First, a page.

The Westgate Mall Attack and the Future of Terrorism

An immutable law of jihadist groups is that they carefully monitor attacks—both successful and unsuccessful—in order to replicate and build upon those that worked and to avoid repeating errors. Even before the Somali jihadist group al-Shabaab executed its devastating attack at Nairobi’s Westgate Mall, shopping malls were a rather obvious terrorist target, and they will certainly feature prominently in future terrorist plans.

The Westgate attack is itself a variation of a previous highly successful operation: an urban warfare assault in Mumbai, India, that the Pakistani group Lashkar-e-Taiba executed in 2008. In that plot, ten attackers split into four teams and struck multiple targets—including a train station, a café, and taxi cabs—with bombs and firearms before seizing hostages in the Oberoi Trident and Taj Mahal hotels, as well as the Nariman House (a Jewish community center). Due to this mix of tactics, rather than ending the attack in a matter of hours, Indian security forces took days to clear out the Mumbai attackers.

Westgate represented a more limited target set than Mumbai, but the attack was based on the same principles. Like Mumbai, the death toll in Nairobi was high, the target was a prominent public place important to the economy and to tourists, and the assault dragged on for days. Securing the targets in both Mumbai and Nairobi in advance would have been difficult because efforts to protect them from attack would likely also make them onerous to enter, thus cutting against their very purpose.

Therein lies another benefit to striking malls, from the terrorists’ perspective: if an attack succeeds, it presents the adversary with a dilemma about how to respond. Would Western countries implement stringent defensive measures—and thus make malls less attractive destinations—or would they allow the vulnerability to remain?

A similar dilemma caused another al-Qaeda affiliate, al-Qaeda in the Arabian Peninsula (AQAP), to do something that surely seemed odd to many observers. In November 2010, AQAP produced a special issue of its English-language online magazine Inspire celebrating an apparently failed attack. The previous month, AQAP had hidden bombs in printer cartridges then shipped them from Yemen on United Parcel Service and Federal Express planes. It was a close call, but ultimately good intelligence was able to prevent any casualties; the bombs were found and disabled before they were set to explode.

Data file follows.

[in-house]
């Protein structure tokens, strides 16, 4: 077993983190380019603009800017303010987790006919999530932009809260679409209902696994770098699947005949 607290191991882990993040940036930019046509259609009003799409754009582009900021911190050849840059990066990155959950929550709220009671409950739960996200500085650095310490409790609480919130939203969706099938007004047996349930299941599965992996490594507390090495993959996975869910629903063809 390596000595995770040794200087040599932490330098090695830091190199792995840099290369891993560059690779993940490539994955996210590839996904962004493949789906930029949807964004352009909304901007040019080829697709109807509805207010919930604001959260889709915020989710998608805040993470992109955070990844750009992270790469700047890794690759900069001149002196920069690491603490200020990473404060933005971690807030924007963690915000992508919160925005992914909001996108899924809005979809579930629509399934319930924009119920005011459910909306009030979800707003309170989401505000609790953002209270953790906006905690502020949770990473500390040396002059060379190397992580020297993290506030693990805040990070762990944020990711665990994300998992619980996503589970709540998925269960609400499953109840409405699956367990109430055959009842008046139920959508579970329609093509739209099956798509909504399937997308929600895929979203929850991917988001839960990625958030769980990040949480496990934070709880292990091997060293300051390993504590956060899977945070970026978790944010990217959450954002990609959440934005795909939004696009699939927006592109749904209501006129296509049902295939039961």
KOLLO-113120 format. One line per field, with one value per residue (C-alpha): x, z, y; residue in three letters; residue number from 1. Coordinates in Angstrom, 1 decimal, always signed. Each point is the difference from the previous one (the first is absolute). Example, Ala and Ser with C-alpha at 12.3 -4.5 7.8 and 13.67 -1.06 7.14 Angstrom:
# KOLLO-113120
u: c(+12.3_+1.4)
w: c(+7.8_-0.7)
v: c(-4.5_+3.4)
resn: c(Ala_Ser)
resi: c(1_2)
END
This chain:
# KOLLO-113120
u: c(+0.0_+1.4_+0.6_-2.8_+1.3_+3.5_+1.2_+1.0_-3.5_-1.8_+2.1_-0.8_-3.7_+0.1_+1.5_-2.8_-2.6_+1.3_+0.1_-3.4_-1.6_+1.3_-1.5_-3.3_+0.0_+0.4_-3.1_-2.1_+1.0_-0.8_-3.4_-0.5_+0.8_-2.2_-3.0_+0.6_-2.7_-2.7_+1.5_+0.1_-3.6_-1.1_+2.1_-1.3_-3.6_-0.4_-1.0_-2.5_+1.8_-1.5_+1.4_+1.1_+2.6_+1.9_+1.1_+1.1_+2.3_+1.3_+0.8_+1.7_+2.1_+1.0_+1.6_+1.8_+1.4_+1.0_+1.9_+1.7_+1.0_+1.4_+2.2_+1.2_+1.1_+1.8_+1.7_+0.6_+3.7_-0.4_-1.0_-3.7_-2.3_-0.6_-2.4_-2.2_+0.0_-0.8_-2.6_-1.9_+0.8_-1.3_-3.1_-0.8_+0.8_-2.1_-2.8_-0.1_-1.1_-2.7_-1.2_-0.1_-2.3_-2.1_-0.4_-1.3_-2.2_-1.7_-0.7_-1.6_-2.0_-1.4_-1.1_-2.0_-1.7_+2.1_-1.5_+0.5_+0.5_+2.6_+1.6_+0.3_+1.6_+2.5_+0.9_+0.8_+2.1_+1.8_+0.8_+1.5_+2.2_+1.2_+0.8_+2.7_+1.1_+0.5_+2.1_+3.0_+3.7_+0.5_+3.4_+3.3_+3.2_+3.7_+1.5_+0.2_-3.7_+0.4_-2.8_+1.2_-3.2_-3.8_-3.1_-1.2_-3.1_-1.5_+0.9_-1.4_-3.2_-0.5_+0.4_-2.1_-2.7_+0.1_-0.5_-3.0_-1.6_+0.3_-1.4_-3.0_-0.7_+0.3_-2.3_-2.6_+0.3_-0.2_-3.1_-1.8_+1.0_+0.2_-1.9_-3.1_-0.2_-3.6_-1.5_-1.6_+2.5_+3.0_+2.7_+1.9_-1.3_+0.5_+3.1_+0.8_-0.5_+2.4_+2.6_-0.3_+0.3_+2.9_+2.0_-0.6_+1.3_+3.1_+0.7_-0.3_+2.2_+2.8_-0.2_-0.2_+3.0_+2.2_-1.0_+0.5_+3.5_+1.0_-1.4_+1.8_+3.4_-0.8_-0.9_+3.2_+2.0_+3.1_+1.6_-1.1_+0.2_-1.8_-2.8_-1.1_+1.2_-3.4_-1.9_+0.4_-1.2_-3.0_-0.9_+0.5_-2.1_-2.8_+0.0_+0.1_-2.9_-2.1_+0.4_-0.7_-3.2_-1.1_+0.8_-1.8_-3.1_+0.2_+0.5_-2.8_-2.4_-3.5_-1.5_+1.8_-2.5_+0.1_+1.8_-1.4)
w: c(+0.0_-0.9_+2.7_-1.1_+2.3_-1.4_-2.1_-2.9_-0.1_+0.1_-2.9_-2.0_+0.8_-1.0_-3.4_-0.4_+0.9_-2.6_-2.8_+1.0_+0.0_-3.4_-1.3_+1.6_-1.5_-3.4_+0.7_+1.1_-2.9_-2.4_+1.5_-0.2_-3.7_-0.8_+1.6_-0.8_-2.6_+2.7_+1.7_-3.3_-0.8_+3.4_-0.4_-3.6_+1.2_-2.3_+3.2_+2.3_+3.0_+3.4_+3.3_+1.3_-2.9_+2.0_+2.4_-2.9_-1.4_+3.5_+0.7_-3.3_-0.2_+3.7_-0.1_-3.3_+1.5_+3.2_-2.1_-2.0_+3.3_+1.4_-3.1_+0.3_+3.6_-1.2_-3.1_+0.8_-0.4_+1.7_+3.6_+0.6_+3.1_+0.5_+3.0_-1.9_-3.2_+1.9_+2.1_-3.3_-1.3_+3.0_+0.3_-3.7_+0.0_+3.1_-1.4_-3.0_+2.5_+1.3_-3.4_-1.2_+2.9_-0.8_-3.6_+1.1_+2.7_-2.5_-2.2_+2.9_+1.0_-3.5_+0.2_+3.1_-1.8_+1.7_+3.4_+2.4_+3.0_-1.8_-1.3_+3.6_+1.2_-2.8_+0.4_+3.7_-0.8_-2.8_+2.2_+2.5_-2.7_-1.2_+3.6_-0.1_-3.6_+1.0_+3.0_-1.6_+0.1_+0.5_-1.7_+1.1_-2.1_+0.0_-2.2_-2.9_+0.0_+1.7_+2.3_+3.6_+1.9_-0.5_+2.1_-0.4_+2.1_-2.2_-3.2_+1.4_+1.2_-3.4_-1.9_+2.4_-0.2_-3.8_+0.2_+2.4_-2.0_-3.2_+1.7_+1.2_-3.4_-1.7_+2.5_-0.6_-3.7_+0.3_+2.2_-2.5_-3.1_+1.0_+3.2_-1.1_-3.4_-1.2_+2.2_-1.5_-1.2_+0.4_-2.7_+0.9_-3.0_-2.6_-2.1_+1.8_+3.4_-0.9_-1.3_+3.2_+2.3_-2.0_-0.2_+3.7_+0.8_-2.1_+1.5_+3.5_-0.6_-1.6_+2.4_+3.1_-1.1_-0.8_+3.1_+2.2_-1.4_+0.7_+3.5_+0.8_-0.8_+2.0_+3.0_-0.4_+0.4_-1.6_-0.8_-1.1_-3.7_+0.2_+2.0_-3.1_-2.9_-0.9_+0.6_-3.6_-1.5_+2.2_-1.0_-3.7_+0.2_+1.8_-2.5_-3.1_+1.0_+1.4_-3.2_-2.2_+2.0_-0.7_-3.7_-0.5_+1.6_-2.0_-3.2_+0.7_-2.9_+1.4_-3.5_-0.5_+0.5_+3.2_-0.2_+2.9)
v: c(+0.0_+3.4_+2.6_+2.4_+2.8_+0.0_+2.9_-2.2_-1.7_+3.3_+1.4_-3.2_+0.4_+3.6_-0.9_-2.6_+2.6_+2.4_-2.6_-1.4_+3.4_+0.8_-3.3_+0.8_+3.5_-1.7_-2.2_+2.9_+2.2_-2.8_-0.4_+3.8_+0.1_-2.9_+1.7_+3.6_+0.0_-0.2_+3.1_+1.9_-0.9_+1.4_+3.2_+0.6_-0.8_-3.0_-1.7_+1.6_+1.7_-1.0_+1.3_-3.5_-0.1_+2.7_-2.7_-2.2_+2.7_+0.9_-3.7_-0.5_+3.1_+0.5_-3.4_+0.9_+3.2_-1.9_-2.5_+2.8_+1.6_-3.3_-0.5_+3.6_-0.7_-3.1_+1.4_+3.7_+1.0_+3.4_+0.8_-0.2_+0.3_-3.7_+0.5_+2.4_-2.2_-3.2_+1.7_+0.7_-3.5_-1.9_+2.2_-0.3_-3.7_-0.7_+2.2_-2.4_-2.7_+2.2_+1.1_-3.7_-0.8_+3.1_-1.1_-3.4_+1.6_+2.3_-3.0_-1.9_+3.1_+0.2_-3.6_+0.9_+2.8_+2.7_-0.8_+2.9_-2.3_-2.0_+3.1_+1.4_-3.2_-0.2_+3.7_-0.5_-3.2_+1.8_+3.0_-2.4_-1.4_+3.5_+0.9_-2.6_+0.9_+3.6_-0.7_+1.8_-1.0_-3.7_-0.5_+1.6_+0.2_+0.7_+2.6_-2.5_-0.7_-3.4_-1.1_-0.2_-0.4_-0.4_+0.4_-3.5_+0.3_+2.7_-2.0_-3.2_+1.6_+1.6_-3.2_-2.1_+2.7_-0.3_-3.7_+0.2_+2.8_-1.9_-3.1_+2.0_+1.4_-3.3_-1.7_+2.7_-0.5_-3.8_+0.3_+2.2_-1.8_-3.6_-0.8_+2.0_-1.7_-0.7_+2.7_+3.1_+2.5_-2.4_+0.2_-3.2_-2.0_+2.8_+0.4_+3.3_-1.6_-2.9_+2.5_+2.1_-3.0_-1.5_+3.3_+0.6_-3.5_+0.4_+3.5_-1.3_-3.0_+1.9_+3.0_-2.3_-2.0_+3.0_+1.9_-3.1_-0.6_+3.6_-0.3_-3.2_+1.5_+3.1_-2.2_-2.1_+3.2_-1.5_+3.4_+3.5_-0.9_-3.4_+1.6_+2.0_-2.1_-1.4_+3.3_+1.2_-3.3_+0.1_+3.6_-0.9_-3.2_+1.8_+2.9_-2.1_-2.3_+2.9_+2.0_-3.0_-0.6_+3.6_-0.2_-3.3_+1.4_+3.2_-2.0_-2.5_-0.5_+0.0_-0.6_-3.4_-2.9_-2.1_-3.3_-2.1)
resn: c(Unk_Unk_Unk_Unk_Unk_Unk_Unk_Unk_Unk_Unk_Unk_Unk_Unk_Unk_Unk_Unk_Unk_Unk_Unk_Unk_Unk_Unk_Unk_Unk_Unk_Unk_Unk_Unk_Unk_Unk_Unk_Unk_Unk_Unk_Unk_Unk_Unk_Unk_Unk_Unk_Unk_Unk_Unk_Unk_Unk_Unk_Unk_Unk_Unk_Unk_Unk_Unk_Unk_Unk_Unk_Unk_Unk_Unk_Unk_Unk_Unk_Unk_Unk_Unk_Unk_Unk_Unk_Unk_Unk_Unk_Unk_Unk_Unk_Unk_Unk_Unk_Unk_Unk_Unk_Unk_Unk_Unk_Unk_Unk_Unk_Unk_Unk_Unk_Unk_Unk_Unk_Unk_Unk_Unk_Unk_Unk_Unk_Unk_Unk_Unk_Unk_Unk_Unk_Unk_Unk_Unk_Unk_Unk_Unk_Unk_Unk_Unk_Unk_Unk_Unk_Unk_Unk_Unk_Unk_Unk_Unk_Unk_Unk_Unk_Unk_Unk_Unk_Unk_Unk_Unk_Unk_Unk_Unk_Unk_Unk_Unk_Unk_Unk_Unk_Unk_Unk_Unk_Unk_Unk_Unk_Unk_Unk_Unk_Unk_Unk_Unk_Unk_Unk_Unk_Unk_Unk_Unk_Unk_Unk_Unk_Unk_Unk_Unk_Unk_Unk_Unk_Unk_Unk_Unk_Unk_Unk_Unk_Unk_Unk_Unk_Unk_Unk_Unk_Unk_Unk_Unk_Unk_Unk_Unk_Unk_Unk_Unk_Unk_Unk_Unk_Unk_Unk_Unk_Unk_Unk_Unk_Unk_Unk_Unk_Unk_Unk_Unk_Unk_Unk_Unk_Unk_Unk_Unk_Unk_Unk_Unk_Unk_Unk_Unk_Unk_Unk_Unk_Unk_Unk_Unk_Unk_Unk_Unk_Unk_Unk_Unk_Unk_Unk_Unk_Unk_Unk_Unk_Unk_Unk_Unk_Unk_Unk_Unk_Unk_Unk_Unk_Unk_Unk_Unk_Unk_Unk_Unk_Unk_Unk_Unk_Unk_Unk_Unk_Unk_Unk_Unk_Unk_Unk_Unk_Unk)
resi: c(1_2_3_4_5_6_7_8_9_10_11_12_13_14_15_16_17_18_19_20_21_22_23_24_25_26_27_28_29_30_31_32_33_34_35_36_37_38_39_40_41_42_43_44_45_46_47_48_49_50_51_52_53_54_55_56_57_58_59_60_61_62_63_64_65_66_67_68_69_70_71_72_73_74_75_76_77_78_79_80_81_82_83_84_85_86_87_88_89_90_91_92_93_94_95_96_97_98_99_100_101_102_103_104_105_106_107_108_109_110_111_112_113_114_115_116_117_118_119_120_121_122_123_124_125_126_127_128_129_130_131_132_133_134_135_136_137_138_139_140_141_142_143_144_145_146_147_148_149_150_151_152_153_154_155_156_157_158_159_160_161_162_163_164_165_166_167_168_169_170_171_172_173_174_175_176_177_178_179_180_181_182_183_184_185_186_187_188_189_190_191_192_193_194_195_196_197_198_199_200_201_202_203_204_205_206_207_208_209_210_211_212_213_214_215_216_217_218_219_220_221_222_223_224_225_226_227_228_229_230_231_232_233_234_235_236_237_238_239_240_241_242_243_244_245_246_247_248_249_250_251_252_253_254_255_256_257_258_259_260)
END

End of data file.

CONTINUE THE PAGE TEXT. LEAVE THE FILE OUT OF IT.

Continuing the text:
Why, then, did AQAP choose to celebrate a plot that killed nobody? As the radical Yemeni-American cleric Anwar al-Awlaki explained, the act of simply getting the bombs on board the planes could be considered a success, as it exposed a vulnerability. “With all the intelligence information the enemy had,” he wrote, “they could not detect the explosives even though the printers were inspected twice in the U.K. They only discovered the explosives when they had the exact tracking number of the package.” (Awlaki’s last claim was correct: one of the bombs was so difficult for screeners to find that British authorities actually needed the tracking number to locate it.)

This vulnerability, in turn, created a dilemma for the adversary that struck at its center of gravity—its economic might. “You either spend billions of dollars to inspect each and every package in the world,” Awlaki wrote, “or you do nothing and we keep trying again.” A successful shopping mall attack presents a similar dilemma to its victims.

It is not a question of whether the Nairobi attack will be modeled; it will, and likely with a Western country as the target. It should be noted, though, that Western countries enjoy two advantages when it comes to attacks like this. First, it was easier for Shabaab to slip operatives into Kenya undetected than it would be for them to place an attack team in the United States or Europe. Hopefully, Western security services could break up attempts to carry out a Nairobi-style attack before it became operational, just as they disrupted an attempted Mumbai-style attack in Europe in late 2010. Second, Western countries have greater capabilities in responding to such attacks once they are operational; they have a better chance of ending the crisis before days have slipped by.

That being said, it is well worth considering how we might respond were a shopping mall attacked in this manner. Would we create checkpoints at mall entrances to prevent people from entering with weapons? Would we increase the presence of security forces, perhaps providing them with instructions about how to identify possible perpetrators of an attack? Or would we encourage citizens to come to the mall armed, so that they could defend themselves in case terrorists strike? Perhaps we would decide that defensive measures were not worth the cost—especially since our ability to break up plots before they become operational remains strong—and find that a successful mall attack every 12 years or so is an acceptable cost for maintaining our current levels of convenience.

Often we seem blindsided by terrorist events. After failing to anticipate a particular attack, we struggle to respond, and our response might not address the underlying risk or may even be counterproductive. Considering possibilities is not the same as paranoia or fear, and the implications of a mall attack in the West are worth thinking through before it happens.